Cortical Regions Connected with Autonomic Cardiovascular Regulation


Violations of the autonomic nervous system are common in patients with cerebrovascular diseases and adversely affect the quality of life. The central autonomic network combines multiple reciprocally connected cortical, subcortical and stem structures. The insular cortex is involved in visceral motor and sensory regulation, including that of the cardiovascular system. Brain lesions including insula and other prefrontal cortical areas are particularly important in provoking arrhythmia. Stroke involving insular cortex is associated with poor prognosis. The right insular cortex plays a dominant role in modulating sympathetic tone and the left insular cortex in parasympathetic tone, which clinically correlates with more frequent arrhythmias and arrhythmic death after a stroke affecting the insula in the right hemisphere. The insular cortex is located in the middle cerebral artery and its structure is exposed to a high risk of injury.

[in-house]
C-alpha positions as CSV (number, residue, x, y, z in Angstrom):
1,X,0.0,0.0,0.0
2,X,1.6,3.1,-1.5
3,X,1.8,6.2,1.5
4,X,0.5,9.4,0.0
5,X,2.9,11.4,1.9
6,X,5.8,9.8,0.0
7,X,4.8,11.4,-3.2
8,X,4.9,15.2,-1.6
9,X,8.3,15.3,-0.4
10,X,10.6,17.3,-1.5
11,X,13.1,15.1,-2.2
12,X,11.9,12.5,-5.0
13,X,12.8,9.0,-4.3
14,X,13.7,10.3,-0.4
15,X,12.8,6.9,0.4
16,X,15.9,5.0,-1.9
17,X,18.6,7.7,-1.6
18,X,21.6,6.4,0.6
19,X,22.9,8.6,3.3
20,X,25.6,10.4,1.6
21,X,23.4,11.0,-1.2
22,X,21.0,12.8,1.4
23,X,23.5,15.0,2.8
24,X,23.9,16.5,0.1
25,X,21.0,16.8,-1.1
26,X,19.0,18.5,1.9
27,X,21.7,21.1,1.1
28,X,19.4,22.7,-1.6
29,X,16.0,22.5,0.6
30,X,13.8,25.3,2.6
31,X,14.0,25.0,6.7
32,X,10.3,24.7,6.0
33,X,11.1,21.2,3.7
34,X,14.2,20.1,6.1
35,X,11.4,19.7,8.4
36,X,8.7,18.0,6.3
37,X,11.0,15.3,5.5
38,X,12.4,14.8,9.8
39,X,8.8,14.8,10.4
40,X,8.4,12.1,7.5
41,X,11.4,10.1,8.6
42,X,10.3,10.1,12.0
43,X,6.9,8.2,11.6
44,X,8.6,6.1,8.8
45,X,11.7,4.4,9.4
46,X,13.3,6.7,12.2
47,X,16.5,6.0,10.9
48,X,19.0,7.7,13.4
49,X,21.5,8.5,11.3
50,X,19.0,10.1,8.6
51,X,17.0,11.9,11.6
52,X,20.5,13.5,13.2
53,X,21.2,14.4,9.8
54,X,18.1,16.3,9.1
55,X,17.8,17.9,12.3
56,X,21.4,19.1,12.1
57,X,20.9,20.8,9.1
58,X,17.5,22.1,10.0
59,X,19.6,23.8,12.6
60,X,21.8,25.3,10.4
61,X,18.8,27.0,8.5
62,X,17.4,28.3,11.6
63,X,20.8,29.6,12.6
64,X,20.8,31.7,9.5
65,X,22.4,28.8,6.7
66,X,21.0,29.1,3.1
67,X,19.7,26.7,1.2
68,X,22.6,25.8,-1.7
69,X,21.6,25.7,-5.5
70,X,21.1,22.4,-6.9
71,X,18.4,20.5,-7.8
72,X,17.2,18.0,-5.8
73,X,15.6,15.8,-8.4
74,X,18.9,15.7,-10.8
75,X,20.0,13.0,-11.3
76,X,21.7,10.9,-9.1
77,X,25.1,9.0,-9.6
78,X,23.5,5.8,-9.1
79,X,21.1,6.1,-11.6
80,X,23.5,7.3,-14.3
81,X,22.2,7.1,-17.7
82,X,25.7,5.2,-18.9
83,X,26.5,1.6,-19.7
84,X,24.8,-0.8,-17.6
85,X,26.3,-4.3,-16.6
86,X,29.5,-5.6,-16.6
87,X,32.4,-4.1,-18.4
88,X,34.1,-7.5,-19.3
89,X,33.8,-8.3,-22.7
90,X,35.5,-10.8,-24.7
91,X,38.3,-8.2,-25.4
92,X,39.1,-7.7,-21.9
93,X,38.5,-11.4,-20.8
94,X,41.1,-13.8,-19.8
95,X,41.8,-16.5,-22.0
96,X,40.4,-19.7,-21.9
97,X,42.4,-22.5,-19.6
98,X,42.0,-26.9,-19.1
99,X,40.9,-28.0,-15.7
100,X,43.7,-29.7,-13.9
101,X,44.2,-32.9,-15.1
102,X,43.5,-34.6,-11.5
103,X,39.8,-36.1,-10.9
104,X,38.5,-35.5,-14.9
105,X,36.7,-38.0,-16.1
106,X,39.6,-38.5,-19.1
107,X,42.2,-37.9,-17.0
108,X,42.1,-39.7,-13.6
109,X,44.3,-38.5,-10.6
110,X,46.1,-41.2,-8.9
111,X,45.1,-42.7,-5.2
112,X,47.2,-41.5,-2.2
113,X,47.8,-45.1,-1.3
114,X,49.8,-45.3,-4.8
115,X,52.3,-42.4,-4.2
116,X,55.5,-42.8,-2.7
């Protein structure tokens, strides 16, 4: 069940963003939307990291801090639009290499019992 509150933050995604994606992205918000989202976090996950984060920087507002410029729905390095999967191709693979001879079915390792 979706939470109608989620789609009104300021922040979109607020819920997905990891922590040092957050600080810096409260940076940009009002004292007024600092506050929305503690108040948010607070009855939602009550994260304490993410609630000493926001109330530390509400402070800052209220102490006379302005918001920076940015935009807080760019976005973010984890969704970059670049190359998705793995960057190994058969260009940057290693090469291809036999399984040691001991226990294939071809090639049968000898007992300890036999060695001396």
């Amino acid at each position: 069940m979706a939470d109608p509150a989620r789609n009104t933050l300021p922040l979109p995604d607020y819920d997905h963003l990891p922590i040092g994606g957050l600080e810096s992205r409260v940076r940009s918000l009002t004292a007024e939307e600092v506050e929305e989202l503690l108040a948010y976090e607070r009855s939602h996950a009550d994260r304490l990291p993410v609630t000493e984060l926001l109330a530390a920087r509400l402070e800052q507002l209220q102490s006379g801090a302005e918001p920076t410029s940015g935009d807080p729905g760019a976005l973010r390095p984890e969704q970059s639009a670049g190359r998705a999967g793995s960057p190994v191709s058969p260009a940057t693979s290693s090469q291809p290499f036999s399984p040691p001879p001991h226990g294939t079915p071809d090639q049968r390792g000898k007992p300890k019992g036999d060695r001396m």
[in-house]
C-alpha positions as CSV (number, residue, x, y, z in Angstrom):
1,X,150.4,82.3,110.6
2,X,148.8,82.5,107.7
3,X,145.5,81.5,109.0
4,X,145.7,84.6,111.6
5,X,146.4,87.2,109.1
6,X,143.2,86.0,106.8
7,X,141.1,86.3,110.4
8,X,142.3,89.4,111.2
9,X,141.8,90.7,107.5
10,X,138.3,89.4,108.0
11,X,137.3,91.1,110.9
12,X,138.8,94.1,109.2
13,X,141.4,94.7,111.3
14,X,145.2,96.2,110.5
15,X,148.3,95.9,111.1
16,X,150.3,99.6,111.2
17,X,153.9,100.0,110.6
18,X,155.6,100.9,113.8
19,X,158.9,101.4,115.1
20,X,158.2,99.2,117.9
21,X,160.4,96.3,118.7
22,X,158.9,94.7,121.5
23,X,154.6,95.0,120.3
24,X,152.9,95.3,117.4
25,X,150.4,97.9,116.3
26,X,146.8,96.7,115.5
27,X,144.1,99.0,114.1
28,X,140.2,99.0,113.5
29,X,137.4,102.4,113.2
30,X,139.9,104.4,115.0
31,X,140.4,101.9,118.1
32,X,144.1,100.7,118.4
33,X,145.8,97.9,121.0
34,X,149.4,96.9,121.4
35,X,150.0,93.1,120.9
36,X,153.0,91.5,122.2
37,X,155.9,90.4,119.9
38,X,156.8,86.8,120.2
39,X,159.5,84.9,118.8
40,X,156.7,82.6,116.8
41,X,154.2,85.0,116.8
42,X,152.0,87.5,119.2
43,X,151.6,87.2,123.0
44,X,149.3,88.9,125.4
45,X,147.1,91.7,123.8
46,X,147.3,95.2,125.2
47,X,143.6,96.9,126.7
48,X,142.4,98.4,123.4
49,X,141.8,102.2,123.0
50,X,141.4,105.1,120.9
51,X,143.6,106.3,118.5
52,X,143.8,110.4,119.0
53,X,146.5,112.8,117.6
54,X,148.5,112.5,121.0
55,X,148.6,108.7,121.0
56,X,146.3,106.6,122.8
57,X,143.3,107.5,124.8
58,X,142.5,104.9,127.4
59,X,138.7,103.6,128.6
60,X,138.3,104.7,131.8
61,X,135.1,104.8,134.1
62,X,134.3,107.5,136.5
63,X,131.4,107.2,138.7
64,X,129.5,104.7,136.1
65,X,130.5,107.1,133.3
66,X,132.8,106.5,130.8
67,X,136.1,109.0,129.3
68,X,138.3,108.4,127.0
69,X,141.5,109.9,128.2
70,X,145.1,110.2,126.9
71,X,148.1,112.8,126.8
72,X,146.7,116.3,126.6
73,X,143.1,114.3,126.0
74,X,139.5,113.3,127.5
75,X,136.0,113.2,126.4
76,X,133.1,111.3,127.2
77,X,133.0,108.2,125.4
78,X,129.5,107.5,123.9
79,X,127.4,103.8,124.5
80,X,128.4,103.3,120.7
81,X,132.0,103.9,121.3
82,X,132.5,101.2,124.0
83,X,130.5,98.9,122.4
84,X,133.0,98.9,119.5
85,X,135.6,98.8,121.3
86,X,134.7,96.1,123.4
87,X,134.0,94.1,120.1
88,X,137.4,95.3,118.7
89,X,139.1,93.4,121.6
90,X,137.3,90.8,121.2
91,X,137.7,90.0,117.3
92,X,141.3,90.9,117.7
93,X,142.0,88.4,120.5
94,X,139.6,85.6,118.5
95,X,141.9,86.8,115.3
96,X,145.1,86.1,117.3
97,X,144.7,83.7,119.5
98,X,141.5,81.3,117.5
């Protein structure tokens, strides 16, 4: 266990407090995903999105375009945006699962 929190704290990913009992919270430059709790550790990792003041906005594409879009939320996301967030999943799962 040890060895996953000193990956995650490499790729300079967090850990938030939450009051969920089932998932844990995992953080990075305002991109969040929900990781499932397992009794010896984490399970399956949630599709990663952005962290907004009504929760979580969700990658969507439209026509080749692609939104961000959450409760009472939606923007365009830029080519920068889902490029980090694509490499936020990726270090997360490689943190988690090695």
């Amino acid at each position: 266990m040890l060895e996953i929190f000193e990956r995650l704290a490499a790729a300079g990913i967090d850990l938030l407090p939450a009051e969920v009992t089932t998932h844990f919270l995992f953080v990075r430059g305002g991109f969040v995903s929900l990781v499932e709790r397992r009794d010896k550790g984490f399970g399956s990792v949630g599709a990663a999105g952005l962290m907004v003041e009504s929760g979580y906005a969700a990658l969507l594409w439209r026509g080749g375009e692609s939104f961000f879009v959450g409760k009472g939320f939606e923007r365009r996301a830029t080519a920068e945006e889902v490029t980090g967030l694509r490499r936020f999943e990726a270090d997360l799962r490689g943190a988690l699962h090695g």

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@inproceedings{GeorgievaHristova2015CorticalRC, title={Cortical Regions Connected with Autonomic Cardiovascular Regulation}, author={Darina Georgieva-Hristova and Silva Andonova and Evgeniya Kalevska and Veselinka Nestorova and Ivan Dzedzev and Diana Radkova and Darina D. Georgieva}, year={2015} }